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Music Review - Navarasa - Eternal Emotions

Ranjani Saigal
05/06/2004

(This article is sponsored by Sounds of India)

Title: Navarasa- the eternal emotion
Composed & Directed by : V.K.Raman

The Artsists

Bamboo Flute: V.K.Raman
Violin: V.Srikanth
Mridangam: Anoor Ananthakrishna Sharma
Keyboard: Shabbir
Rhythm Pad Arun Sukumar
Ghatam & Morching: Ramesh
Konnakkol: Shiva,Venu & Arun
Dancer (Model): Nirupama Rajendra


Indian classical music and dance, based on the Natya Shastra puts great emphasis on the concept of “Bhava” and “Rasa”.

Creating Rasa means to give aesthetic delight or to give an experience of ultimate bliss and happiness. The term Rasa unfortunately has no equivalent in the English language. But it can be translated as flavour, to relish, sentiment (emotion), as explained by scholars. Thus it could be best translated as the aesthetic feeling that is created in the spectator when he witnesses an effective presentation of the art.

According to Natya Sastra, an ancient treatise on Indian Drammaturgy, there are 8 Rasas and this was accepted till ,Uddhata ,the first commentator on Natya Shastra began to speak of Rasa as nine in number.

Amongst the eight Rasas, four Rasas happen to be the sources of the other four Rasas:

Shringara comes from Hasya, from Raudra comes the Karuna, from the Vira comes the Adhbuta and from the the Bibhatsa comes the Bhayanaka. The culminating experience of all Rasas is supposed to be the ninth Rasa Shanthi Rasa.

Creating the right Rasas in your audience is perhaps the most difficult challenge for any musician . This challenge is even greater when there are no words to add to your music. Kudos to New England composer and flutist Shri V.K.Raman for bringing out the Navarasas through his music in an very successful manner.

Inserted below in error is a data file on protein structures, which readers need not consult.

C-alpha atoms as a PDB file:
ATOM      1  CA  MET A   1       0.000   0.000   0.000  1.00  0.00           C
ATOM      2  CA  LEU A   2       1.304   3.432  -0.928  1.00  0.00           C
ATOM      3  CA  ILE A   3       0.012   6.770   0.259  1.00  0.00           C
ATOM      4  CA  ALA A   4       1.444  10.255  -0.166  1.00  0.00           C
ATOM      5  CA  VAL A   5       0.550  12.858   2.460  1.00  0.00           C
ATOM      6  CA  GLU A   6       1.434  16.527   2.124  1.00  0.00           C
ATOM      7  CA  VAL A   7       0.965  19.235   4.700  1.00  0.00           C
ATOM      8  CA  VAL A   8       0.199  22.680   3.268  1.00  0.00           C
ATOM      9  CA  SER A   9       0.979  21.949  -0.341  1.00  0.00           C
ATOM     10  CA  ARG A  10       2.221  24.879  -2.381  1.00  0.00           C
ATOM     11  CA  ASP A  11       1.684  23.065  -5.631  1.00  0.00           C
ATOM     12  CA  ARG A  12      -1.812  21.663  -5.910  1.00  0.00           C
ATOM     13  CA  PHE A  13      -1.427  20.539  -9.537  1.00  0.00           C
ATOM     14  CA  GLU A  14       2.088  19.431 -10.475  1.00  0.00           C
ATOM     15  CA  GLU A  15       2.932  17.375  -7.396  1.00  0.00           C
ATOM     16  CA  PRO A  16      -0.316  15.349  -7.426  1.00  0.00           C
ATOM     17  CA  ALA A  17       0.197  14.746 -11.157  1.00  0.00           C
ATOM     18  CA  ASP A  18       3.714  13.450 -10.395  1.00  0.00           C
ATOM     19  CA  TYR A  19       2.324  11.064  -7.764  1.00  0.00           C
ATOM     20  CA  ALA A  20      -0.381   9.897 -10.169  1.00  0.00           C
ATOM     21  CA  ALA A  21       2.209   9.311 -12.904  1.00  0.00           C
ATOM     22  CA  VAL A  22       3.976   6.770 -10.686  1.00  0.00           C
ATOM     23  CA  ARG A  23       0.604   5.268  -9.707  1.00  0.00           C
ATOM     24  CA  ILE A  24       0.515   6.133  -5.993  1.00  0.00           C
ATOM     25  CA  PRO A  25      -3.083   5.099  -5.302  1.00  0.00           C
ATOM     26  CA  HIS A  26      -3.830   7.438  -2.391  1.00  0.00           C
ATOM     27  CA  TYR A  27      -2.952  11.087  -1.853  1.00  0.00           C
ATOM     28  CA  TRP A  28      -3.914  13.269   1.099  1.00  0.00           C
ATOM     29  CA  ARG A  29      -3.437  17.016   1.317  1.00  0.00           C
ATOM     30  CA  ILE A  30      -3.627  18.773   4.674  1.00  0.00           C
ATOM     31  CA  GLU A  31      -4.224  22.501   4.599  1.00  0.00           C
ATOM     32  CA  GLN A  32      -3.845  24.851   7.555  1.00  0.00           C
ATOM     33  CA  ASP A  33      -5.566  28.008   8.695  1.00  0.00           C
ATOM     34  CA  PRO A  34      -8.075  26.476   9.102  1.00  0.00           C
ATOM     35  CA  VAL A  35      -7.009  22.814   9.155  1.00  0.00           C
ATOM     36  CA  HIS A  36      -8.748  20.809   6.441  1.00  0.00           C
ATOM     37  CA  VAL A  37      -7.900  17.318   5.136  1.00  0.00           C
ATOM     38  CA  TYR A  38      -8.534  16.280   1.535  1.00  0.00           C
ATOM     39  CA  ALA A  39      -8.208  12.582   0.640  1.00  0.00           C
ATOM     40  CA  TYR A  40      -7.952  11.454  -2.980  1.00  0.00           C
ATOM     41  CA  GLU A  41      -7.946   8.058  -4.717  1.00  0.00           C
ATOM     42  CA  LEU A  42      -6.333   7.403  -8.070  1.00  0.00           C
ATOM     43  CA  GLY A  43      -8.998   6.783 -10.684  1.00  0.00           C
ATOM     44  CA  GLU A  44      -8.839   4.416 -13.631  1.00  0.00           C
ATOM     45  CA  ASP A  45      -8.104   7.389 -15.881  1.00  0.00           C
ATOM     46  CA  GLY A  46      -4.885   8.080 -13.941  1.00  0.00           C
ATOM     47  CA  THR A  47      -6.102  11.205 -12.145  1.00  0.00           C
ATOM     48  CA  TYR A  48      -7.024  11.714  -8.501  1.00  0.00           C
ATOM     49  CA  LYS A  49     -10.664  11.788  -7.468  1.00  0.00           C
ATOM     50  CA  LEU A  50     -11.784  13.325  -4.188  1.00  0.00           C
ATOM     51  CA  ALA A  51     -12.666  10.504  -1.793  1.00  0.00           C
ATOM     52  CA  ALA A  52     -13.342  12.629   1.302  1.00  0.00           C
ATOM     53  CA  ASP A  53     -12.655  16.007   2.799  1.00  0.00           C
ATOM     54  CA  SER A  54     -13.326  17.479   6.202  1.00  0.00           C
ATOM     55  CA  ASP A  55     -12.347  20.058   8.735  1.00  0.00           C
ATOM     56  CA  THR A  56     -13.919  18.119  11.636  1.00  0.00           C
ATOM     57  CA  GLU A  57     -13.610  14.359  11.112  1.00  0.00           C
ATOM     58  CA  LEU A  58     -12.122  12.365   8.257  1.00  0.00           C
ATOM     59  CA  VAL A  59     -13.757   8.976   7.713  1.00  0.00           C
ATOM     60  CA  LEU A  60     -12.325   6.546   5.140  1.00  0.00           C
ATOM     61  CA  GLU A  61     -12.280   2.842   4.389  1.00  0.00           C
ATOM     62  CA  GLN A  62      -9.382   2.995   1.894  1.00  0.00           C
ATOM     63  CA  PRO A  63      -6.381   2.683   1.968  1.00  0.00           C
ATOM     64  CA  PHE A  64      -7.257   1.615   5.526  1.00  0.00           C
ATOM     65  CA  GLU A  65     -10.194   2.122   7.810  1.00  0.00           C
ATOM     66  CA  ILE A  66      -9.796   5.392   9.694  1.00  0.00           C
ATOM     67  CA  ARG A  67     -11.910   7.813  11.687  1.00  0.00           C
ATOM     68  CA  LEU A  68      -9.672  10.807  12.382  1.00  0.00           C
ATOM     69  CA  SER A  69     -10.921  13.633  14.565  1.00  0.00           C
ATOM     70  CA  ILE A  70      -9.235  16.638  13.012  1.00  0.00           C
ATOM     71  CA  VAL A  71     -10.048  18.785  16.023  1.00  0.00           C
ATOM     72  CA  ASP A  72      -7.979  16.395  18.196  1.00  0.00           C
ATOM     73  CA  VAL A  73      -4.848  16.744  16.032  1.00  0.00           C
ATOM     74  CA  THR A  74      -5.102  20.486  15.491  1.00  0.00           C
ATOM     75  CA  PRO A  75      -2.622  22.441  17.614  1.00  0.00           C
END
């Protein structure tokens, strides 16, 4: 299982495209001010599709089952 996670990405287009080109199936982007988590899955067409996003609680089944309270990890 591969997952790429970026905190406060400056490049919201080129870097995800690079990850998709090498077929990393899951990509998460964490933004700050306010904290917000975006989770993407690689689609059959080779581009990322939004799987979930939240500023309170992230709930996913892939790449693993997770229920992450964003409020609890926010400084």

His CD , Navarasa features nine pieces. In an attempt to bring carnatic music to an audience that is addicted to music from Bollywood, Raman has combined pure Carnatic classical music played on the violin and the flute with music based on popular film tunes using a keyboard, along with his own keyboard tunes creating an interesting fusion.

The first piece titled Ananda, (Happiness ) is in Ragam Mohanam woven with crisp and fast rhythm patterns, changing into Ragam Shuddha Saveri in the later part. We then move on to the Rasas. Karunyam (kindness) is in Ragam Sahana emphasizing the natural kindness and magnanimity slowly culminating into Ragam Dwijavanthi. Shringaram (love), known as the king of the Rasas follows in the popular Ragams Behag, Kapi and Kamas with a lively mix of percussive patterns. Adhbutham(awe) is wonderfully created with intricately spun notes in Ragam kadanakuthoohalam which is combined with Jathis (oral rhythmic syllables) and lively percussions.

Raman uses Ragam Rishabapriya to express Bhayankam(fright). Ragam Kuntalavarali brings out fun and frolic to suit Hasyam(Humor). Bheehatsayam(disgust) is done by blending a variety of Ragams. Veeram(valor) and Roudhram(wrath)are brought out in full force with a chain of exuberantly fast rhythmic patterns in Ragams Atana and Hamsadwani. The last piece of the album is Shantam(serenity) in Ragam Sama.

Raman’s exceptional musicianship makes this a classy CD. His beautiful flute playing elevates the music. All the musicians have done a fine job on their respective instruments. The seamless blending between Carnatic Raga Alapanais, familiar film tunes and the new creations make for a wonderful experience.

The music also makes use of interesting rhythmic patterns that dazzle the listener. The patterns created with Konnakol, Morsing, Mridangam and Tabla especially in Adbhutam, Bhayankam and Hasyam is intricate and exciting.

As a dancer I was excited to see this CD since the music that can depict Rasas is always valuable to dancers. I think the CD can be used to create background music for dance-dramas. Creative choreographers could make light dance presentations based on the music.

Overall the CD is excellent. The research done by Raman and musical ideas presented are very useful to all musicians. The violin and flute alapanais are beautiful. While Carnatic music affectionadoes will like the CD, it is also a wonderful CD for your “Rehman” trained kids and friends. A gift of this CD would be a nice way to bring Carnatic music to them.

For more information on buying the CD, please send mail to anil@lokvani.com



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